"Les Wahhabites, hérétiques musulmans fanatiques, avaient imposé leurs règles strictes à la paisible et civilisée al-Qasim. Dans cette ville, on ne pratiquait guère l'hospitalité du café, on priait et on jeûnait beaucoup; pas de tabac, pas de badinage avec les femmes, pas de vêtements de soie, d'ornements, de cordon d'or ou d'argent à son keffieh. Tout n'y était que piété ou puritanisme. Les hommes d'al-Qasim, des marchands qui alliaient goût de la vie et expérience du monde, trouvaient cela ennuyeux; leurs fils, moins patients, s'en allaient courir la fortune et les plaisirs."

26 December 2014


This is the injury I received last June when a German sheperd (not German and not a sheperd) bit me hard on my left ankle and a second time higher behind the knee. 

I was cycling to get back home at about 7.30pm in full daylight in June through the town of Argenton-sur-Creuse, France, to get to St Civran some 20km away. To avoid a heavy traffic road at that time of the day, I took a shortcut I knew through a residential area with little traffic. Wrong choice! To avoid cars I went through DOGS, each bungalow of that area inhabited by 3 dogs each, or just about.

At one stage after cycling some 50 meters past a long hedge, I suddenly saw the head of that dog biting hard into my flesh. I screamed, kicked him in the face, kept on going full speed as I felt in danger if I fell. The dog bit me a second time higher on my left leg and then disappeared. I was wearing long pants so that the first bite was direct into my flesh at ankle level but into the fabric of my pants for the second bite. I screamed at the top of my voice twice but I did not see anybody around. At this time of day people must have been in their houses having dinner. I did not see a soul about and kept cycling like mad, scared as I was that the dog was folowing me.

Checking my left leg now and then I saw that it was red with blood but that the blood was quickly coagulating, so I kept going.

13 January 2014

235. Transparency, honesty, privacy

Shrugging my shoulders at what I disapprove may not be the right attitude. Maybe I should keep writing here what I have in mind. For what purpose? I don't know. For the odd reader like me silently disagreeing.

Those three words in the title - transparency, honesty and privacy - are three different entities as three separate concepts. Yet in the air nowadays they tend to be used one for the other.

Privacy is now seen as a need for hiding, i.e. not hiding away from perving eyes and pathological curiosity, but hiding because you have something bad or evil to steal away from normal curiosity. The wrong doer has changed sides. The bad guy now is the one who wants to hide his private life, his private parts, his private family, his private time and space. Peevish perving curiosity is regarded as normal and healthy...

...because you have to be transparent to be honest. If you have something to hide you must be doing something wrong. It reminds me of something right now. As a young woman in Australia I remember being astonished at the explanation given to me as to why there was no lock on the inside of the toilet in the house. It was to prevent guys in there to masturbate as the door could be opened on them without warning. How clever! how wicked! No privacy thus ensures your honesty.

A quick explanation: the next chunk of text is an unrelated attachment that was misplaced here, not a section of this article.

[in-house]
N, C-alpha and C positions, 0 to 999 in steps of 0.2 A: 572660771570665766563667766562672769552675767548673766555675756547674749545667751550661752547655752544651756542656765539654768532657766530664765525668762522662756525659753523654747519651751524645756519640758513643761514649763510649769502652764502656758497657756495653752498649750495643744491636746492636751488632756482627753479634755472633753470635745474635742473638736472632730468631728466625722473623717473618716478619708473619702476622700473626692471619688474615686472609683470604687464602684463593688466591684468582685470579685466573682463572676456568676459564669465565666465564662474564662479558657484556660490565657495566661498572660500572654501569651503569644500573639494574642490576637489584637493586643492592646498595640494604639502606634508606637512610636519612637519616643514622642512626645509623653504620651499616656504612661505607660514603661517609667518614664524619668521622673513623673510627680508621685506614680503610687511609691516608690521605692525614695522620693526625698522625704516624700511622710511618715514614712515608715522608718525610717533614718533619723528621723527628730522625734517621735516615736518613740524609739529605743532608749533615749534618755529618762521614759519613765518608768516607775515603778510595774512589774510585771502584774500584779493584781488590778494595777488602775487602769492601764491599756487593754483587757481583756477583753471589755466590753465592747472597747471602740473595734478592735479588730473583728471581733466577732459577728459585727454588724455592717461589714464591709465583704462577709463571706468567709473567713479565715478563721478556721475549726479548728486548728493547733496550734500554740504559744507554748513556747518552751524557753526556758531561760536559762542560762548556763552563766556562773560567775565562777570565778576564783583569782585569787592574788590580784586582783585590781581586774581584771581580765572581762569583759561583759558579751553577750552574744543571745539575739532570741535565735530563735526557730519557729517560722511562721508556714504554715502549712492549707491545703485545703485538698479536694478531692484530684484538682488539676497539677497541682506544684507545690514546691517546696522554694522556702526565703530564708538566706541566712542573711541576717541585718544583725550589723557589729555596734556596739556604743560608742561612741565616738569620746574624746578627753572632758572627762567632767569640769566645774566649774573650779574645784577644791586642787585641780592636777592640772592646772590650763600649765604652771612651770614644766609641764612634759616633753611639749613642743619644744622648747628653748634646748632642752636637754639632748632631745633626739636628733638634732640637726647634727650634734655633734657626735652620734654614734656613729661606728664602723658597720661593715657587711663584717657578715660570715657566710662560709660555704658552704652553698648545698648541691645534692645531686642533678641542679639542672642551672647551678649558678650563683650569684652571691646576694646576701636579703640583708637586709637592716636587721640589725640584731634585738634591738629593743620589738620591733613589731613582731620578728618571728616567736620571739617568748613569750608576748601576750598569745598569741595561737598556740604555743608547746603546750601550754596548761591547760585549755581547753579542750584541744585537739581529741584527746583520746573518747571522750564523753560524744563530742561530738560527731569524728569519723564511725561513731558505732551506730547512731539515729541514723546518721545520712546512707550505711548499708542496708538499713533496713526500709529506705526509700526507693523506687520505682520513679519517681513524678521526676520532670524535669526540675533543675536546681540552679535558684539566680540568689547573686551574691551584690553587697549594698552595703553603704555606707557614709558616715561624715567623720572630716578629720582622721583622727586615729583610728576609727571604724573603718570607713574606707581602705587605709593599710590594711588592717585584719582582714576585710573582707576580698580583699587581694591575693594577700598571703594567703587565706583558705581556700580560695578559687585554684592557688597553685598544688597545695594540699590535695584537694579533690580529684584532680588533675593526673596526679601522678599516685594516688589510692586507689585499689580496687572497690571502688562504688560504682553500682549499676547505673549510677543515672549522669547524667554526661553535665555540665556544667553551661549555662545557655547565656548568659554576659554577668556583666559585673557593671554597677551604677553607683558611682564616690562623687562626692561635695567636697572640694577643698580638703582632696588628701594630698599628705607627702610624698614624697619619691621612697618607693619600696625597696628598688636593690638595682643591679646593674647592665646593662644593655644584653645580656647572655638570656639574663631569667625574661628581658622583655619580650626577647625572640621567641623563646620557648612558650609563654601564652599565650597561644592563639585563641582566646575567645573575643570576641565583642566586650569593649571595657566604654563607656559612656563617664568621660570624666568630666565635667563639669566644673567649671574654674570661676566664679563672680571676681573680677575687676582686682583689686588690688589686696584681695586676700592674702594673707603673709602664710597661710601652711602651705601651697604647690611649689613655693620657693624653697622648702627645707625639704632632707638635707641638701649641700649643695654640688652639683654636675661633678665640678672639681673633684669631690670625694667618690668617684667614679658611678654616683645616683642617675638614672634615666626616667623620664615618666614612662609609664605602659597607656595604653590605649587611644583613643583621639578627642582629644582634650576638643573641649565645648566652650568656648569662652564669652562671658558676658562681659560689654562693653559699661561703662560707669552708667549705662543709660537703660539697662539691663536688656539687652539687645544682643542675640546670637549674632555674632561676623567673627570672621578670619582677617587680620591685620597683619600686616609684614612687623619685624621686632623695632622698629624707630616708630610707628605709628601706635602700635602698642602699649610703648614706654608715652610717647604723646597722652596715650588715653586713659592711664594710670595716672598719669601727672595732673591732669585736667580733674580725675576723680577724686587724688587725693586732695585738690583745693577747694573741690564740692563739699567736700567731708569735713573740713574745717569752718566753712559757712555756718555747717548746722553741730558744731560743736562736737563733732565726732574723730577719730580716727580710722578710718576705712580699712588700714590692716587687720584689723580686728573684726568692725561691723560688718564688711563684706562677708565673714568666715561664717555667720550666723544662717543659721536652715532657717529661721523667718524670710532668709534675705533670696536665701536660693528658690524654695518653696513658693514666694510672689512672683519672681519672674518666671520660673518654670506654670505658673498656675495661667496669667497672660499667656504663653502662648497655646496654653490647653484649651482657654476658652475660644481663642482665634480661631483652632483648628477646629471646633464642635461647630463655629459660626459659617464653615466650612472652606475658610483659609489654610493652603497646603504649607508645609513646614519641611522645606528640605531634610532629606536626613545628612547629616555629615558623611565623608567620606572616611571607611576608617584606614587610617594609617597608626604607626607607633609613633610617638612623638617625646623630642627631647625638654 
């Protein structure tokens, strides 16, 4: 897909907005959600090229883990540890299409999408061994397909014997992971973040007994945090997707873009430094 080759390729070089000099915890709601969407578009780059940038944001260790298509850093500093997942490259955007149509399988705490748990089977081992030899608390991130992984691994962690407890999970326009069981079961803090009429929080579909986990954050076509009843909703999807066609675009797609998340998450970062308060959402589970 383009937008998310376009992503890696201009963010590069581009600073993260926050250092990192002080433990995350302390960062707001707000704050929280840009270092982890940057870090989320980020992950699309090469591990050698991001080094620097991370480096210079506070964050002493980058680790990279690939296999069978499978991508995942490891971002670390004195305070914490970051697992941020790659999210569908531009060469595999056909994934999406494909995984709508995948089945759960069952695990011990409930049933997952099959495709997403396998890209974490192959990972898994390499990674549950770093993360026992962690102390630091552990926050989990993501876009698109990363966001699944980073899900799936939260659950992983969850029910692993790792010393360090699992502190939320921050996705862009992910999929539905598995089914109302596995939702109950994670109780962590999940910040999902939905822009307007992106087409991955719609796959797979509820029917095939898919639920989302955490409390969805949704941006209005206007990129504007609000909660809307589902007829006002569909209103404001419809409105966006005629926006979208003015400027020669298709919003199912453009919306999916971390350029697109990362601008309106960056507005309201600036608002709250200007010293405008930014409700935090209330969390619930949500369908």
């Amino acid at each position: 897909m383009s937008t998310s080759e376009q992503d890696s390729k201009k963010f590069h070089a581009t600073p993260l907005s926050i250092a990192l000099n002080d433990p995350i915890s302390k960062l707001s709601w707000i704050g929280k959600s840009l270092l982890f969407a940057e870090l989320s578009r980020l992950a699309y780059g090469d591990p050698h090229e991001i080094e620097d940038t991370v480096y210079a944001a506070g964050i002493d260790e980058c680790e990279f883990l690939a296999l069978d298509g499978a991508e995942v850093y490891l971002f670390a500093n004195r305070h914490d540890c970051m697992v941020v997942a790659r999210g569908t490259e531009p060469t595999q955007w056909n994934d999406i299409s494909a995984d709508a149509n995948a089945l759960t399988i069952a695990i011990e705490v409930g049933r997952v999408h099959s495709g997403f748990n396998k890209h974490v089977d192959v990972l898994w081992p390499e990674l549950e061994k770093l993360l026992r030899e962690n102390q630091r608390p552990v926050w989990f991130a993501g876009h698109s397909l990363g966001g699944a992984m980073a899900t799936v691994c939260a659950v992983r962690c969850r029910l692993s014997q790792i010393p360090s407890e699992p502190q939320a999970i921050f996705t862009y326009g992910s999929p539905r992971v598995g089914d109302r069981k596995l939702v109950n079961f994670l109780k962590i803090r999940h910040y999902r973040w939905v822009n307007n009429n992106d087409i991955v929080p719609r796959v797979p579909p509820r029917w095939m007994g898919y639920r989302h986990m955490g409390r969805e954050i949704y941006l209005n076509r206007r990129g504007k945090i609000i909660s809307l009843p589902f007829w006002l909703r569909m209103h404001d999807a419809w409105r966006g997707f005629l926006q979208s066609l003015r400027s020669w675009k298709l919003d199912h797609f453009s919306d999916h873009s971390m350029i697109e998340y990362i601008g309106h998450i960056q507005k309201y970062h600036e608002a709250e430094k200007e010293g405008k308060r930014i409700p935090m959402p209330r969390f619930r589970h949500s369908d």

Transparent. This word started being used to mean the quality of an honest government. If the dealings between our various politicians were not transparent it meant they must be corrupt. Transparency is the opposite of corruption. Every dealing has to be shown in full light as if you could see through it. Again with the same idea that the good guy is the one who wants to see. But... sorry for being naive, but how do you conduct any kind of diplomacy or any war or any serious business for that matter without some amount of privacy?

The word honesty now appears to be meaning the see-through attitude of someone who has 'nothing to hide' and therefore does not need privacy. In the dictionary, however, it still means lack of deceit, a straightforward conduct, integrity, truthfulness and above all: freedom from deceit or fraud. It is linked to a code of religious conduct and thrives within a community showing trust all around.

Now TRUST is another story. But I won't go on!


12 January 2014


When the news came out in the media that the National Security Agency of the USA had been (and probably still is) tracking and spying on everyone of us in Europe, I was happily exchanging thoughts, facts and figures, and photos on FaceBook. When I realized that our European heads of States and ministers were spied on thoroughly as if they were the most dangerous enemies of the American people, I felt sick. As if I had been stabbed in the stomach.

The reaction of a lot of people was to play cool: "Come on, be realistic, spying is a sport, all nations do it"... No, no, not that type of 'spying'. Two things came to my mind, one, the famous book by G. Orwell, and two, a film I had seen in Germany of the way general surveillance was used on the people in East Germany during the communist regime there, called 'The life of others'.